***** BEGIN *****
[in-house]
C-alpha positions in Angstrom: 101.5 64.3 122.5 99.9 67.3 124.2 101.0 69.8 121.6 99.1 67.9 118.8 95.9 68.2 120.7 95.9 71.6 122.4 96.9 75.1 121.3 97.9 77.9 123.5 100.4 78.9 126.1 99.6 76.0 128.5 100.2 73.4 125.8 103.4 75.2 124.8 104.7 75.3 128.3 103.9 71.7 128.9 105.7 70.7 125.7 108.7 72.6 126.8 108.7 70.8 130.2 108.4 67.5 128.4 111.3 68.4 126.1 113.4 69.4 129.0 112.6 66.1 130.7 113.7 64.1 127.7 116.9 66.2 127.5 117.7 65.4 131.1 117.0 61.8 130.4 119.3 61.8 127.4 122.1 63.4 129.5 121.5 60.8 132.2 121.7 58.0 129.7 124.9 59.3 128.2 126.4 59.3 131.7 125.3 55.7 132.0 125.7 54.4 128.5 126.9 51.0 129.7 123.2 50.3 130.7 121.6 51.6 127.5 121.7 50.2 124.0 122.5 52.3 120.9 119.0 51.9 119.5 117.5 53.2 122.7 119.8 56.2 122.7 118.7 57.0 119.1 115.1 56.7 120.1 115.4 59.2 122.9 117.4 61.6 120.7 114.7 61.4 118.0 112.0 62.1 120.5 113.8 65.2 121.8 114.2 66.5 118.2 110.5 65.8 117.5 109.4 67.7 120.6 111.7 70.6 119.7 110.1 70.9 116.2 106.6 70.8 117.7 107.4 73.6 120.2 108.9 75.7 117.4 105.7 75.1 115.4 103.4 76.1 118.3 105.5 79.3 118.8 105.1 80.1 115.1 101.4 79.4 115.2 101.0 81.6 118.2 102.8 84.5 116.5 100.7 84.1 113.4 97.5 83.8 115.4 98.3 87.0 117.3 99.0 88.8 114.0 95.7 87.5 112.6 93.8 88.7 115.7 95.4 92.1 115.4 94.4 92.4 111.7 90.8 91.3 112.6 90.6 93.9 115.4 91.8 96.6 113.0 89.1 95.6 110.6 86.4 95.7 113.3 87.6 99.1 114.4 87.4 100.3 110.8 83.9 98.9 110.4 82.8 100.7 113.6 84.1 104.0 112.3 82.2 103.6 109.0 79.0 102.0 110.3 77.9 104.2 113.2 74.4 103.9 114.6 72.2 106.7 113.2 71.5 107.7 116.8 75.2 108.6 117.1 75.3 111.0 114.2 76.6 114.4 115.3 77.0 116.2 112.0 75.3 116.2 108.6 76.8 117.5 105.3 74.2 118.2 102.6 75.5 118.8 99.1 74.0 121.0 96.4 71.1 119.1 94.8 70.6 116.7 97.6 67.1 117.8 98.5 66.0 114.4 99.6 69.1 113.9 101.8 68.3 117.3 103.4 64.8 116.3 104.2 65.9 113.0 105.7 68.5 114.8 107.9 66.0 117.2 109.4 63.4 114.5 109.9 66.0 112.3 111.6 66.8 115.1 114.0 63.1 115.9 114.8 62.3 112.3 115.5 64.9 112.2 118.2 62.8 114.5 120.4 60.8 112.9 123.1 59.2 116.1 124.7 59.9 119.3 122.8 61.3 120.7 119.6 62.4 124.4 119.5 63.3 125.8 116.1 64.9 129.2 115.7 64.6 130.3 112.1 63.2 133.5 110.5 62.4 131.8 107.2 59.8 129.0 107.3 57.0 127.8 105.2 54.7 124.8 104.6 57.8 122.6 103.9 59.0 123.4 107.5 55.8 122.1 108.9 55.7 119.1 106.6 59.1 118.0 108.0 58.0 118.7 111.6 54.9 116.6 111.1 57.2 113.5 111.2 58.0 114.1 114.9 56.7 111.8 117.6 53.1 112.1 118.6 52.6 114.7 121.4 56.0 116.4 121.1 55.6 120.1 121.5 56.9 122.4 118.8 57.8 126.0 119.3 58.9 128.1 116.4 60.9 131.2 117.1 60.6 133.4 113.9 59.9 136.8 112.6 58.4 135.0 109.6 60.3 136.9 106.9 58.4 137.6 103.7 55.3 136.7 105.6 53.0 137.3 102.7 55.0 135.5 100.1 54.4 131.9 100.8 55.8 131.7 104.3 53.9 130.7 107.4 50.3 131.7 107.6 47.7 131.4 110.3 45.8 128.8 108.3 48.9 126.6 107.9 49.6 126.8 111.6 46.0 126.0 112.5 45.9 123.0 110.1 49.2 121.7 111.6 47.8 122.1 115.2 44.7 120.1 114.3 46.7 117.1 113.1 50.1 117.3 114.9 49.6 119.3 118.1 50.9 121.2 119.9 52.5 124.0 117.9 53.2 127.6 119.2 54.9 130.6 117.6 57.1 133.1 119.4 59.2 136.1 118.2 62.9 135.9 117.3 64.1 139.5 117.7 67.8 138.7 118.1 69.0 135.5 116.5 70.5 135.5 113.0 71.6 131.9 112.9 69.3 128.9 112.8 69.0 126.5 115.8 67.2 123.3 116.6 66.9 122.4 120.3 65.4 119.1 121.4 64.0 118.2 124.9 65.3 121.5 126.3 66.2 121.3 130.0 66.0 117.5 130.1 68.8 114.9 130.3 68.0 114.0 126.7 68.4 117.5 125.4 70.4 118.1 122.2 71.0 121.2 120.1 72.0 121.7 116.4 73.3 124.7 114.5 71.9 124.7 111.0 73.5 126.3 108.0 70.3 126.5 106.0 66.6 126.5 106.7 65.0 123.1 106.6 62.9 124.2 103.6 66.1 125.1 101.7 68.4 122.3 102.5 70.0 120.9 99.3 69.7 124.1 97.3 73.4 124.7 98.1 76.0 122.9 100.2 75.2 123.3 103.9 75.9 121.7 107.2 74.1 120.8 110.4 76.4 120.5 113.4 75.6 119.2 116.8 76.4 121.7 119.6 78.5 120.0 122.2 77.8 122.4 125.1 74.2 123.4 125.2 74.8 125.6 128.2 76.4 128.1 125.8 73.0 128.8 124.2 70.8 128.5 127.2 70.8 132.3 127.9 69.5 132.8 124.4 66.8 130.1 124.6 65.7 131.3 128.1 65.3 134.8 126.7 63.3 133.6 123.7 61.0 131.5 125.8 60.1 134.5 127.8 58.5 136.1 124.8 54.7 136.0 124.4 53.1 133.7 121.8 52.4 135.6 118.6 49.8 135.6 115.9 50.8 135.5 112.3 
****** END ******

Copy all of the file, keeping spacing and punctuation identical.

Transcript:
[in-house]
C-alpha positions in Angstrom: 101.5 64.3 122.5 99.9 67.3 124.2 101.0 69.8 121.6 99.1 67.9 118.8 95.9 68.2 120.7 95.9 71.6 122.4 96.9 75.1 121.3 97.9 77.9 123.5 100.4 78.9 126.1 99.6 76.0 128.5 100.2 73.4 125.8 103.4 75.2 124.8 104.7 75.3 128.3 103.9 71.7 128.9 105.7 70.7 125.7 108.7 72.6 126.8 108.7 70.8 130.2 108.4 67.5 128.4 111.3 68.4 126.1 113.4 69.4 129.0 112.6 66.1 130.7 113.7 64.1 127.7 116.9 66.2 127.5 117.7 65.4 131.1 117.0 61.8 130.4 119.3 61.8 127.4 122.1 63.4 129.5 121.5 60.8 132.2 121.7 58.0 129.7 124.9 59.3 128.2 126.4 59.3 131.7 125.3 55.7 132.0 125.7 54.4 128.5 126.9 51.0 129.7 123.2 50.3 130.7 121.6 51.6 127.5 121.7 50.2 124.0 122.5 52.3 120.9 119.0 51.9 119.5 117.5 53.2 122.7 119.8 56.2 122.7 118.7 57.0 119.1 115.1 56.7 120.1 115.4 59.2 122.9 117.4 61.6 120.7 114.7 61.4 118.0 112.0 62.1 120.5 113.8 65.2 121.8 114.2 66.5 118.2 110.5 65.8 117.5 109.4 67.7 120.6 111.7 70.6 119.7 110.1 70.9 116.2 106.6 70.8 117.7 107.4 73.6 120.2 108.9 75.7 117.4 105.7 75.1 115.4 103.4 76.1 118.3 105.5 79.3 118.8 105.1 80.1 115.1 101.4 79.4 115.2 101.0 81.6 118.2 102.8 84.5 116.5 100.7 84.1 113.4 97.5 83.8 115.4 98.3 87.0 117.3 99.0 88.8 114.0 95.7 87.5 112.6 93.8 88.7 115.7 95.4 92.1 115.4 94.4 92.4 111.7 90.8 91.3 112.6 90.6 93.9 115.4 91.8 96.6 113.0 89.1 95.6 110.6 86.4 95.7 113.3 87.6 99.1 114.4 87.4 100.3 110.8 83.9 98.9 110.4 82.8 100.7 113.6 84.1 104.0 112.3 82.2 103.6 109.0 79.0 102.0 110.3 77.9 104.2 113.2 74.4 103.9 114.6 72.2 106.7 113.2 71.5 107.7 116.8 75.2 108.6 117.1 75.3 111.0 114.2 76.6 114.4 115.3 77.0 116.2 112.0 75.3 116.2 108.6 76.8 117.5 105.3 74.2 118.2 102.6 75.5 118.8 99.1 74.0 121.0 96.4 71.1 119.1 94.8 70.6 116.7 97.6 67.1 117.8 98.5 66.0 114.4 99.6 69.1 113.9 101.8 68.3 117.3 103.4 64.8 116.3 104.2 65.9 113.0 105.7 68.5 114.8 107.9 66.0 117.2 109.4 63.4 114.5 109.9 66.0 112.3 111.6 66.8 115.1 114.0 63.1 115.9 114.8 62.3 112.3 115.5 64.9 112.2 118.2 62.8 114.5 120.4 60.8 112.9 123.1 59.2 116.1 124.7 59.9 119.3 122.8 61.3 120.7 119.6 62.4 124.4 119.5 63.3 125.8 116.1 64.9 129.2 115.7 64.6 130.3 112.1 63.2 133.5 110.5 62.4 131.8 107.2 59.8 129.0 107.3 57.0 127.8 105.2 54.7 124.8 104.6 57.8 122.6 103.9 59.0 123.4 107.5 55.8 122.1 108.9 55.7 119.1 106.6 59.1 118.0 108.0 58.0 118.7 111.6 54.9 116.6 111.1 57.2 113.5 111.2 58.0 114.1 114.9 56.7 111.8 117.6 53.1 112.1 118.6 52.6 114.7 121.4 56.0 116.4 121.1 55.6 120.1 121.5 56.9 122.4 118.8 57.8 126.0 119.3 58.9 128.1 116.4 60.9 131.2 117.1 60.6 133.4 113.9 59.9 136.8 112.6 58.4 135.0 109.6 60.3 136.9 106.9 58.4 137.6 103.7 55.3 136.7 105.6 53.0 137.3 102.7 55.0 135.5 100.1 54.4 131.9 100.8 55.8 131.7 104.3 53.9 130.7 107.4 50.3 131.7 107.6 47.7 131.4 110.3 45.8 128.8 108.3 48.9 126.6 107.9 49.6 126.8 111.6 46.0 126.0 112.5 45.9 123.0 110.1 49.2 121.7 111.6 47.8 122.1 115.2 44.7 120.1 114.3 46.7 117.1 113.1 50.1 117.3 114.9 49.6 119.3 118.1 50.9 121.2 119.9 52.5 124.0 117.9 53.2 127.6 119.2 54.9 130.6 117.6 57.1 133.1 119.4 59.2 136.1 118.2 62.9 135.9 117.3 64.1 139.5 117.7 67.8 138.7 118.1 69.0 135.5 116.5 70.5 135.5 113.0 71.6 131.9 112.9 69.3 128.9 112.8 69.0 126.5 115.8 67.2 123.3 116.6 66.9 122.4 120.3 65.4 119.1 121.4 64.0 118.2 124.9 65.3 121.5 126.3 66.2 121.3 130.0 66.0 117.5 130.1 68.8 114.9 130.3 68.0 114.0 126.7 68.4 117.5 125.4 70.4 118.1 122.2 71.0 121.2 120.1 72.0 121.7 116.4 73.3 124.7 114.5 71.9 124.7 111.0 73.5 126.3 108.0 70.3 126.5 106.0 66.6 126.5 106.7 65.0 123.1 106.6 62.9 124.2 103.6 66.1 125.1 101.7 68.4 122.3 102.5 70.0 120.9 99.3 69.7 124.1 97.3 73.4 124.7 98.1 76.0 122.9 100.2 75.2 123.3 103.9 75.9 121.7 107.2 74.1 120.8 110.4 76.4 120.5 113.4 75.6 119.2 116.8 76.4 121.7 119.6 78.5 120.0 122.2 77.8 122.4 125.1 74.2 123.4 125.2 74.8 125.6 128.2 76.4 128.1 125.8 73.0 128.8 124.2 70.8 128.5 127.2 70.8 132.3 127.9 69.5 132.8 124.4 66.8 130.1 124.6 65.7 131.3 128.1 65.3 134.8 126.7 63.3 133.6 123.7 61.0 131.5 125.8 60.1 134.5 127.8 58.5 136.1 124.8 54.7 136.0 124.4 53.1 133.7 121.8 52.4 135.6 118.6 49.8 135.6 115.9 50.8 135.5 112.3 